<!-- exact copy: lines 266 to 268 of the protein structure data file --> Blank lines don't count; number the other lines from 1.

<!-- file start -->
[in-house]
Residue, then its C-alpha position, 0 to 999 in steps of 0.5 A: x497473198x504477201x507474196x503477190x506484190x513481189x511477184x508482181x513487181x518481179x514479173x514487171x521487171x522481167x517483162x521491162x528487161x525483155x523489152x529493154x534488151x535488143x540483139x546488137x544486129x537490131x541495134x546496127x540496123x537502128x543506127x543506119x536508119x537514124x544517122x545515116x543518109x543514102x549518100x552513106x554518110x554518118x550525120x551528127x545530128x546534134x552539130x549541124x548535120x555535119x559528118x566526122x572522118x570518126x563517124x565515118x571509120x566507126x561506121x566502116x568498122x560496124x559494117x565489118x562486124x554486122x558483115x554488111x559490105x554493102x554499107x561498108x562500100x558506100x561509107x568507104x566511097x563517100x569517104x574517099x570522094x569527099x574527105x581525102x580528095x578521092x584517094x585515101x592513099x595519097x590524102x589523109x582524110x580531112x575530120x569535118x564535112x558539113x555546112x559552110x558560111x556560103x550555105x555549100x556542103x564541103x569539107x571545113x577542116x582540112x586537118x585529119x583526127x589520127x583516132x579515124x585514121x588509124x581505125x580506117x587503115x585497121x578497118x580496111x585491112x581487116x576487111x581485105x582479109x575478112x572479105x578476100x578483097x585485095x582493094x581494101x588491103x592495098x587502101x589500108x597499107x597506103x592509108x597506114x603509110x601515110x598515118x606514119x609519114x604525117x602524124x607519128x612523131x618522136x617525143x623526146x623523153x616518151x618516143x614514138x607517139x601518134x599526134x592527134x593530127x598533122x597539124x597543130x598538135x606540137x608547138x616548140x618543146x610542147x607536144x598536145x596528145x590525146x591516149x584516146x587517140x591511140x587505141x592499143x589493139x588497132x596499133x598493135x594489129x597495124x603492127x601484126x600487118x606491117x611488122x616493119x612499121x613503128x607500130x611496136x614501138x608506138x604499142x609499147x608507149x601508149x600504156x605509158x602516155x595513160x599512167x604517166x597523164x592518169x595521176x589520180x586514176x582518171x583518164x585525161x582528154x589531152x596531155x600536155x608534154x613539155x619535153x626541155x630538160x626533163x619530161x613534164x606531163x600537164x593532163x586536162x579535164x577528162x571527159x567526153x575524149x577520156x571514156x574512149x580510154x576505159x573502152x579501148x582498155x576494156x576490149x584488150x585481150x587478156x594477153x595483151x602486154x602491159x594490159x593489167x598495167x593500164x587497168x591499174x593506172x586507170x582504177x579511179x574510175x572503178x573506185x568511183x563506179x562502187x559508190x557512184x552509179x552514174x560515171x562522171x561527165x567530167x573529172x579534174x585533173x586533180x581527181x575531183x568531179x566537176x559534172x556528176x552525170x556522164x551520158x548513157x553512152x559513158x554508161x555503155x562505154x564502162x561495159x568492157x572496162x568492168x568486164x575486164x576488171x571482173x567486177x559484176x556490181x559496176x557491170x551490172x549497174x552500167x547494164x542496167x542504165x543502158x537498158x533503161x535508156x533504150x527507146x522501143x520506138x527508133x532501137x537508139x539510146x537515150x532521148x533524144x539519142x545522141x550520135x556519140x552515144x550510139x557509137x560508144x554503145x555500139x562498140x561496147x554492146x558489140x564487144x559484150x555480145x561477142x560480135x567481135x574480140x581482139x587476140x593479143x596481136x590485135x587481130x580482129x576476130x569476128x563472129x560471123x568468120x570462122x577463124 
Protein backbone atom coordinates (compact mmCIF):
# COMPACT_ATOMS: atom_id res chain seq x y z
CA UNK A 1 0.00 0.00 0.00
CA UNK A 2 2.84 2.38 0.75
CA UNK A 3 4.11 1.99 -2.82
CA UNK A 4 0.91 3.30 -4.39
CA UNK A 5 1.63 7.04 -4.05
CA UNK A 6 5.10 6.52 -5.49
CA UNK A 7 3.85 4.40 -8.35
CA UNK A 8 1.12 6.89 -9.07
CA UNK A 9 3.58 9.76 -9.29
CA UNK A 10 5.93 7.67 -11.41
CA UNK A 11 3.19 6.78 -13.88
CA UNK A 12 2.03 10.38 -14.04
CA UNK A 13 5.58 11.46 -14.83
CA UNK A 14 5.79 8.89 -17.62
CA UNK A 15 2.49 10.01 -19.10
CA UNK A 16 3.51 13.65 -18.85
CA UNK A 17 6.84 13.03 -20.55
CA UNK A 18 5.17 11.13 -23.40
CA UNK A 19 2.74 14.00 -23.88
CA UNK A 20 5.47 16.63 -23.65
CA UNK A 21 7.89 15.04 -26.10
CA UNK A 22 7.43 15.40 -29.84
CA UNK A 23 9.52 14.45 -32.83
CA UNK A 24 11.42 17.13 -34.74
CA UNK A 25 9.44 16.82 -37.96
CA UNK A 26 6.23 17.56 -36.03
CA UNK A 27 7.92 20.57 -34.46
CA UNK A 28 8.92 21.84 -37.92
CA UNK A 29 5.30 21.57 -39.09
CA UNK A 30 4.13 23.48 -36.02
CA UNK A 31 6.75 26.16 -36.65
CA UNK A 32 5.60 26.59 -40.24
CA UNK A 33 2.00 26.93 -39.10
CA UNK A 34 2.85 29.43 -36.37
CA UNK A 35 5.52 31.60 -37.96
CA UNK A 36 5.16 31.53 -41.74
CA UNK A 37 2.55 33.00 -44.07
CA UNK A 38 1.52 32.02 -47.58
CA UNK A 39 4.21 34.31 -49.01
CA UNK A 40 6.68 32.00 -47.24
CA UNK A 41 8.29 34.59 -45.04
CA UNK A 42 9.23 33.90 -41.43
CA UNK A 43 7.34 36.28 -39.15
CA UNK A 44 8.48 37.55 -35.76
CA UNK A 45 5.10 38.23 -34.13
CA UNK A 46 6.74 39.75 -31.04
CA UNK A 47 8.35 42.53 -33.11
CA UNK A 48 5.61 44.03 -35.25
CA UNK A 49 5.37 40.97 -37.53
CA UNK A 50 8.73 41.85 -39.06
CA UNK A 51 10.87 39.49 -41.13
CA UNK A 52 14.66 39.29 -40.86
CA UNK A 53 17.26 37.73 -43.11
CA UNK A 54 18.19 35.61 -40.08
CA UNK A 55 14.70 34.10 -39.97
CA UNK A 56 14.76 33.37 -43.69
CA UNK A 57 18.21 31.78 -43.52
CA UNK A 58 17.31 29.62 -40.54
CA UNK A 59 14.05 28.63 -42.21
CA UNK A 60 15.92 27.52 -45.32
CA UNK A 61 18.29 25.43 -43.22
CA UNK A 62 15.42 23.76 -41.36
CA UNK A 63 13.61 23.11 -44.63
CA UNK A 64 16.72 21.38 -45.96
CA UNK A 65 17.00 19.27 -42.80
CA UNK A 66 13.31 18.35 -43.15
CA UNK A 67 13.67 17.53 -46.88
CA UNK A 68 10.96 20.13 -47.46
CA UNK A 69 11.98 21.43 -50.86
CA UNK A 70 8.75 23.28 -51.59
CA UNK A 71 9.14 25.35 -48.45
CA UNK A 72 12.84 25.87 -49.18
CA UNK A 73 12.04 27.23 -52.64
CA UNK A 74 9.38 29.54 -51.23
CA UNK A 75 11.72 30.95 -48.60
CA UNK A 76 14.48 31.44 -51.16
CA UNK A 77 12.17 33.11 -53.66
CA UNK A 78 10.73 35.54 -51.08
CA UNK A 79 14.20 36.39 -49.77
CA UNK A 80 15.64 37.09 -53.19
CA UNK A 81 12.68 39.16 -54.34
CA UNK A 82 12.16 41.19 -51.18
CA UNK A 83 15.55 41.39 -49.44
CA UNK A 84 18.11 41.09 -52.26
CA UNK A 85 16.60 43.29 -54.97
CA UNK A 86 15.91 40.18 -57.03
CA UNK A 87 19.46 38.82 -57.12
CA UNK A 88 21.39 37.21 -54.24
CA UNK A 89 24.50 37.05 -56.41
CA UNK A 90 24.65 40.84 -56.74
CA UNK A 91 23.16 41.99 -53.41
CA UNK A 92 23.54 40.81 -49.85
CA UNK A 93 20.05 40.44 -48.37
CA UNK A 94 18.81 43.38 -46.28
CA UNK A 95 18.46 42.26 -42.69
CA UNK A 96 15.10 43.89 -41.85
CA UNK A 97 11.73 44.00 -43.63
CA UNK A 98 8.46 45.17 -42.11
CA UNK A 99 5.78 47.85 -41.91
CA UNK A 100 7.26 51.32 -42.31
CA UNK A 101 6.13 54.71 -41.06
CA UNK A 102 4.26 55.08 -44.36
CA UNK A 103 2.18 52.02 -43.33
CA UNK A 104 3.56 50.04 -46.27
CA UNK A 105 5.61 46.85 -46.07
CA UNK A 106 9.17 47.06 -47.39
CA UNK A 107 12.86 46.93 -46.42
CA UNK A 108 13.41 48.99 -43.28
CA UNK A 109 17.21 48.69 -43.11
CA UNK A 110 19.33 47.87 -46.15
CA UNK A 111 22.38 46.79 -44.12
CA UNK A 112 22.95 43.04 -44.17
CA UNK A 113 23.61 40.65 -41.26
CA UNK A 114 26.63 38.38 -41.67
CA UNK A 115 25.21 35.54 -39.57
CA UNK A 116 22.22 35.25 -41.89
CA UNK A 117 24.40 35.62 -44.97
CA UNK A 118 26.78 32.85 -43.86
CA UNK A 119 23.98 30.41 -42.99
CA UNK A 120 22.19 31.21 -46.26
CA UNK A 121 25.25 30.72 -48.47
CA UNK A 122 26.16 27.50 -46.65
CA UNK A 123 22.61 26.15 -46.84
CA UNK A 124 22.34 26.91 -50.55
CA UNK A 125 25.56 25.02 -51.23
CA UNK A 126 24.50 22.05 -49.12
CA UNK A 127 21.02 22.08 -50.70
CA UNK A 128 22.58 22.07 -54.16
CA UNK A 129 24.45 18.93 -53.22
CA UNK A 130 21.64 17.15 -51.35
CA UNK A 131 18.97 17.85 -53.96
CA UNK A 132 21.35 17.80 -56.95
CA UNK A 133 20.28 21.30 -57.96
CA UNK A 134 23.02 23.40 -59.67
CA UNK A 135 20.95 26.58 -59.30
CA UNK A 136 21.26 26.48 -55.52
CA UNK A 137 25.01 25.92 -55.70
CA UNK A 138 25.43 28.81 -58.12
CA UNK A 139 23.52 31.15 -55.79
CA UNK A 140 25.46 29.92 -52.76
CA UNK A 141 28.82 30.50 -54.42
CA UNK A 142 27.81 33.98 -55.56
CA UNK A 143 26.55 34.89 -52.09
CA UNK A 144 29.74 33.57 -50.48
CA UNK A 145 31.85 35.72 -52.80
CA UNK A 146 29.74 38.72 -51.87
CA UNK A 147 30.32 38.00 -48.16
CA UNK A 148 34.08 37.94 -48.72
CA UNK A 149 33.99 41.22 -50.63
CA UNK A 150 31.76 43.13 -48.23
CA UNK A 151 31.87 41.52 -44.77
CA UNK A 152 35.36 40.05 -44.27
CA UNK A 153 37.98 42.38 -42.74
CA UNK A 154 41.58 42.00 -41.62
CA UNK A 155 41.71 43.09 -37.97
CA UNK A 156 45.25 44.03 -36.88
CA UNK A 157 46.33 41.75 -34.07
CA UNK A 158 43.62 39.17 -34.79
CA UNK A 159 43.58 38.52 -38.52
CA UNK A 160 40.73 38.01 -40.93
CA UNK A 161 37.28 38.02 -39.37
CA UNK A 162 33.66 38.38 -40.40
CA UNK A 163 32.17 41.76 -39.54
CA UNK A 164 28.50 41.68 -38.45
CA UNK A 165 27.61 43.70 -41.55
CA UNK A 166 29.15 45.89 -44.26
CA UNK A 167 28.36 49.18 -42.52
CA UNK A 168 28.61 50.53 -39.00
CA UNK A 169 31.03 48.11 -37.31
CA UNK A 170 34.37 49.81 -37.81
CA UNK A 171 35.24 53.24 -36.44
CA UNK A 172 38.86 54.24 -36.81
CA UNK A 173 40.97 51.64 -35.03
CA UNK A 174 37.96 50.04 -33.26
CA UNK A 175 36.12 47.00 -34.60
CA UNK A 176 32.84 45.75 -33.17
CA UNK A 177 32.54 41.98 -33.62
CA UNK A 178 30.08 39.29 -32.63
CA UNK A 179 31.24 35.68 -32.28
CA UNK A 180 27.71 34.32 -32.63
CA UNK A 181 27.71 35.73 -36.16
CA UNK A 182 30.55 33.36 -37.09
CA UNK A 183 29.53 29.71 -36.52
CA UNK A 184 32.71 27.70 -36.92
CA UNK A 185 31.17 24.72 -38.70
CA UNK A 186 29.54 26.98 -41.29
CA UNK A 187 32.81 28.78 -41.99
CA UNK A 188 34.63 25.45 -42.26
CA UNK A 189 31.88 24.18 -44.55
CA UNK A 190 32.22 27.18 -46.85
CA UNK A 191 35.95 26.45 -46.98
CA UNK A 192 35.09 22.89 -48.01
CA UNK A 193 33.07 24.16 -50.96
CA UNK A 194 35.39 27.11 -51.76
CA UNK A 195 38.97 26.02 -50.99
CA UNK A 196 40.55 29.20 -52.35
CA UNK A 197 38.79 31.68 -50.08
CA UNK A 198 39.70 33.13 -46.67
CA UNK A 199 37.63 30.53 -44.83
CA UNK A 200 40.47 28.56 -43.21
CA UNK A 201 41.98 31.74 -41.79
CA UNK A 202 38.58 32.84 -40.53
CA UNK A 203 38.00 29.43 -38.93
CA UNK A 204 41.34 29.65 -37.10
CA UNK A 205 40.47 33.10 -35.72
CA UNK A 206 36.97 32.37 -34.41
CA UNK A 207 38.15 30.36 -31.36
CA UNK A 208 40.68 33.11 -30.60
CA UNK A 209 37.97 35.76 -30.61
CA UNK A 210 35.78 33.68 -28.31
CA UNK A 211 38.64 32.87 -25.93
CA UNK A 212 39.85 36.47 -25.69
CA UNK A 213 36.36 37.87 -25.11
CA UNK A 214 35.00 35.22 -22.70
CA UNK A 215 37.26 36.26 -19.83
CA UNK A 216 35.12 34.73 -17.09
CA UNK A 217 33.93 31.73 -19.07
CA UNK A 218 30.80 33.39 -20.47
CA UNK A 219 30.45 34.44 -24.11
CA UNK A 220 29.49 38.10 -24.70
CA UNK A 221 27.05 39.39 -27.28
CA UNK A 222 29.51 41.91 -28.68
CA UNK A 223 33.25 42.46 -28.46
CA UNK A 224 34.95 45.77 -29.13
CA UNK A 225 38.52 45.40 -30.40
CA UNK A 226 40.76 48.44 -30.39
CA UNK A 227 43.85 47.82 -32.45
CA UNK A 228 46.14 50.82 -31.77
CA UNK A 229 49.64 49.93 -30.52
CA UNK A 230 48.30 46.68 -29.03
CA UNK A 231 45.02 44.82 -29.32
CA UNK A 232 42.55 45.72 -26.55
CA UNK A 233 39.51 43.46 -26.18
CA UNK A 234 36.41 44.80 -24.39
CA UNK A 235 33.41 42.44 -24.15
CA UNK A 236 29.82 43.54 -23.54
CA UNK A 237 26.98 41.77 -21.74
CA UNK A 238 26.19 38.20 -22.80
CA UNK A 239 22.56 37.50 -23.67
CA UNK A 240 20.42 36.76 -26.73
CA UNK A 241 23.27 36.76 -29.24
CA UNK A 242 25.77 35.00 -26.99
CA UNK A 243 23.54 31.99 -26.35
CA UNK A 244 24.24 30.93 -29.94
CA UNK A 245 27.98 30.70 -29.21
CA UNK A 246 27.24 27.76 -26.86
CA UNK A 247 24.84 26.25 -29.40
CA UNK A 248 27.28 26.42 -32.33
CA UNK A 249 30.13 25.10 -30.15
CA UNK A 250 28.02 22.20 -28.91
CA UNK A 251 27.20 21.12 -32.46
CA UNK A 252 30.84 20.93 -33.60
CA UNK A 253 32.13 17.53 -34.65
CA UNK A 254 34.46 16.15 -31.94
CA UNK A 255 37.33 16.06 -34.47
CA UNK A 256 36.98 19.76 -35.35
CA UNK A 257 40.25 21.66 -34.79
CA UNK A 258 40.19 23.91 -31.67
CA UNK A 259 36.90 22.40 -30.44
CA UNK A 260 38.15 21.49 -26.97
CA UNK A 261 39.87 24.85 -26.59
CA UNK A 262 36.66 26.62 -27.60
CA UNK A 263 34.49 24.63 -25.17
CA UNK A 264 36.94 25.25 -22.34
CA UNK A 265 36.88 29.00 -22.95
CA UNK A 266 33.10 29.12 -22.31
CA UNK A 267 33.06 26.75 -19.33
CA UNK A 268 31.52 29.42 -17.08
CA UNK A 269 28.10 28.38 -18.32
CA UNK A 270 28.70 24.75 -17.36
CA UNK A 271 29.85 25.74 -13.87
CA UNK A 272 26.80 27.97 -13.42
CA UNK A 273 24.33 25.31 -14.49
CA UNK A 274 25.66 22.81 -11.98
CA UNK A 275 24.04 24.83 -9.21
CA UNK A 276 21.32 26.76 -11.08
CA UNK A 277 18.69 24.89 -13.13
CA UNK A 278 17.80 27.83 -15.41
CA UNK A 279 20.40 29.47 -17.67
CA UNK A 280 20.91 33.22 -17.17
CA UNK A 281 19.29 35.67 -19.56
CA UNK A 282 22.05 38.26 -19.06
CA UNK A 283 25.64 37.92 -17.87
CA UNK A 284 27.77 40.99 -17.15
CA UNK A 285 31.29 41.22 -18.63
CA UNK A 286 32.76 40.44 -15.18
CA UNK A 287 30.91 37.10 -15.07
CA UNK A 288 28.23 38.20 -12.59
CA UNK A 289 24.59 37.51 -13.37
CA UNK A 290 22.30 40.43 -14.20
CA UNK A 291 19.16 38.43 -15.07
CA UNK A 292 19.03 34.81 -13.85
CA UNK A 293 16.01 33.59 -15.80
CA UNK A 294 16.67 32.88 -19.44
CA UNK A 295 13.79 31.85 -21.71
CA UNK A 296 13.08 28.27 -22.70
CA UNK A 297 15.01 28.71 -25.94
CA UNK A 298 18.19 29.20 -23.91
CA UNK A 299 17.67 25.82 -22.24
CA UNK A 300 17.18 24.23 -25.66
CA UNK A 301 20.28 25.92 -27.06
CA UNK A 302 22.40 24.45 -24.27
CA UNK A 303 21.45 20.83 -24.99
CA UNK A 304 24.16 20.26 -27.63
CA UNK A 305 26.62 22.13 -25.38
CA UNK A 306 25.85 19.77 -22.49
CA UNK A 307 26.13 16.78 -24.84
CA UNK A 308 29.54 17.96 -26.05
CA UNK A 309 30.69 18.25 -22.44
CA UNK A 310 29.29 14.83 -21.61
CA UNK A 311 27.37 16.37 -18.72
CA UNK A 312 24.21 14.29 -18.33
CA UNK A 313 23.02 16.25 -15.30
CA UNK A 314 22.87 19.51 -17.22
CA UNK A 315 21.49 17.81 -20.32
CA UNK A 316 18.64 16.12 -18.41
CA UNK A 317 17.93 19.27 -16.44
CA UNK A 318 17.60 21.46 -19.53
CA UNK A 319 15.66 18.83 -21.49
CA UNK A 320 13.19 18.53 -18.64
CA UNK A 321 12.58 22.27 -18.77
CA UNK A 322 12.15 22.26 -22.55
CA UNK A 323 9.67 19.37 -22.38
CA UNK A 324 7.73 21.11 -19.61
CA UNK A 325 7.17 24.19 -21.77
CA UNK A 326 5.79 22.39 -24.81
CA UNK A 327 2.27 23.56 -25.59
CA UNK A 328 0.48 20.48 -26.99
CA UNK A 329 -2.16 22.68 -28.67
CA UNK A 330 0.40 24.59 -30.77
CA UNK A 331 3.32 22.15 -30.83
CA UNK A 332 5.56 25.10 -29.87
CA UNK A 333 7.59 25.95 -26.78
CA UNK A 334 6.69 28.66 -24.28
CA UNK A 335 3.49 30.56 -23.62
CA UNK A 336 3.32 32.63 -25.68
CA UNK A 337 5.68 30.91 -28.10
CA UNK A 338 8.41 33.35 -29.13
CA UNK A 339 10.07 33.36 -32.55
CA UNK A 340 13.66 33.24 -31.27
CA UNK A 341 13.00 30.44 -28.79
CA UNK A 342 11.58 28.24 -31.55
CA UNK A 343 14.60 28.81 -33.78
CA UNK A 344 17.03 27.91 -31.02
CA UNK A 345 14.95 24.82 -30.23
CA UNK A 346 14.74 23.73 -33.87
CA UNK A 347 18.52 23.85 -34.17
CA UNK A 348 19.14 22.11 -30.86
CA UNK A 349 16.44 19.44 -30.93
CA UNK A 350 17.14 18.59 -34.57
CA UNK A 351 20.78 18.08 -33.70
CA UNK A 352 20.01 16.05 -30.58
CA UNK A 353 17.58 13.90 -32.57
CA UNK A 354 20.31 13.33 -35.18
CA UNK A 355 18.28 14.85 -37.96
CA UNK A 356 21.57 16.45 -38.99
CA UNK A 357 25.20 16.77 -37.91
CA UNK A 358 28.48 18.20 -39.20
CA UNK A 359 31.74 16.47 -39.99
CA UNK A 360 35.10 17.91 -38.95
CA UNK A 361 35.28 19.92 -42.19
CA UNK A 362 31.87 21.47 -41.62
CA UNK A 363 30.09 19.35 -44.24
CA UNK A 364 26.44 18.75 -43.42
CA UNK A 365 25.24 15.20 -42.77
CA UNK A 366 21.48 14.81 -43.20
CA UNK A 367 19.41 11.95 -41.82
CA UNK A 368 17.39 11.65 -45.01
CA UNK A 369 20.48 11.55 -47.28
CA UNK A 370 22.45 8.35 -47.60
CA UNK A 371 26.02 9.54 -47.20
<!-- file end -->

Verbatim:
CA UNK A 262 36.66 26.62 -27.60
CA UNK A 263 34.49 24.63 -25.17
CA UNK A 264 36.94 25.25 -22.34